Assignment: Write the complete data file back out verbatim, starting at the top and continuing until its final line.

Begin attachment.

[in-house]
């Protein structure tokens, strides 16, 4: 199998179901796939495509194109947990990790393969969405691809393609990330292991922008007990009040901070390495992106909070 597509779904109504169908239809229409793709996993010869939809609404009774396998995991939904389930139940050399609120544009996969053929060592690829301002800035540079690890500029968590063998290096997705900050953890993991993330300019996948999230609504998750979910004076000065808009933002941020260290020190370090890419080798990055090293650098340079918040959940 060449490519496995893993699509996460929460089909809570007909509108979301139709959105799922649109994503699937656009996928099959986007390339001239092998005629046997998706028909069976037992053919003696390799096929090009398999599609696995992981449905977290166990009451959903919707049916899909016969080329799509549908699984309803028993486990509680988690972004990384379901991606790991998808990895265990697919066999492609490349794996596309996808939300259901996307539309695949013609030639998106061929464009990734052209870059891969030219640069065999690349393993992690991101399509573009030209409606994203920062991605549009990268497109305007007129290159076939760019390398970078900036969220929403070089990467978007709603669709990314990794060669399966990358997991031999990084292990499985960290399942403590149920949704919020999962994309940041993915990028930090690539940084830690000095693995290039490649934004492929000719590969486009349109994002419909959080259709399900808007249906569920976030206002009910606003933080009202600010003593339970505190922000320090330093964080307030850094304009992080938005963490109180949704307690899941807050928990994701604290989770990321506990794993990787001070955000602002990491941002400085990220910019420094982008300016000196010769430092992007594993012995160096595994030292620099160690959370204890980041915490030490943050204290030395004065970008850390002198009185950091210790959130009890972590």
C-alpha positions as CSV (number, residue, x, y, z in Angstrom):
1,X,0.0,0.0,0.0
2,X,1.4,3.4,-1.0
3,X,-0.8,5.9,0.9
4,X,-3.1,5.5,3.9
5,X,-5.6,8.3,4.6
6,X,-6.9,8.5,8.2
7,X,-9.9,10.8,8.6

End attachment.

[in-house]
């Protein structure tokens, strides 16, 4: 199998179901796939495509194109947990990790393969969405691809393609990330292991922008007990009040901070390495992106909070 597509779904109504169908239809229409793709996993010869939809609404009774396998995991939904389930139940050399609120544009996969053929060592690829301002800035540079690890500029968590063998290096997705900050953890993991993330300019996948999230609504998750979910004076000065808009933002941020260290020190370090890419080798990055090293650098340079918040959940 060449490519496995893993699509996460929460089909809570007909509108979301139709959105799922649109994503699937656009996928099959986007390339001239092998005629046997998706028909069976037992053919003696390799096929090009398999599609696995992981449905977290166990009451959903919707049916899909016969080329799509549908699984309803028993486990509680988690972004990384379901991606790991998808990895265990697919066999492609490349794996596309996808939300259901996307539309695949013609030639998106061929464009990734052209870059891969030219640069065999690349393993992690991101399509573009030209409606994203920062991605549009990268497109305007007129290159076939760019390398970078900036969220929403070089990467978007709603669709990314990794060669399966990358997991031999990084292990499985960290399942403590149920949704919020999962994309940041993915990028930090690539940084830690000095693995290039490649934004492929000719590969486009349109994002419909959080259709399900808007249906569920976030206002009910606003933080009202600010003593339970505190922000320090330093964080307030850094304009992080938005963490109180949704307690899941807050928990994701604290989770990321506990794993990787001070955000602002990491941002400085990220910019420094982008300016000196010769430092992007594993012995160096595994030292620099160690959370204890980041915490030490943050204290030395004065970008850390002198009185950091210790959130009890972590």
C-alpha positions as CSV (number, residue, x, y, z in Angstrom):
1,X,0.0,0.0,0.0
2,X,1.4,3.4,-1.0
3,X,-0.8,5.9,0.9
4,X,-3.1,5.5,3.9
5,X,-5.6,8.3,4.6
6,X,-6.9,8.5,8.2
7,X,-9.9,10.8,8.6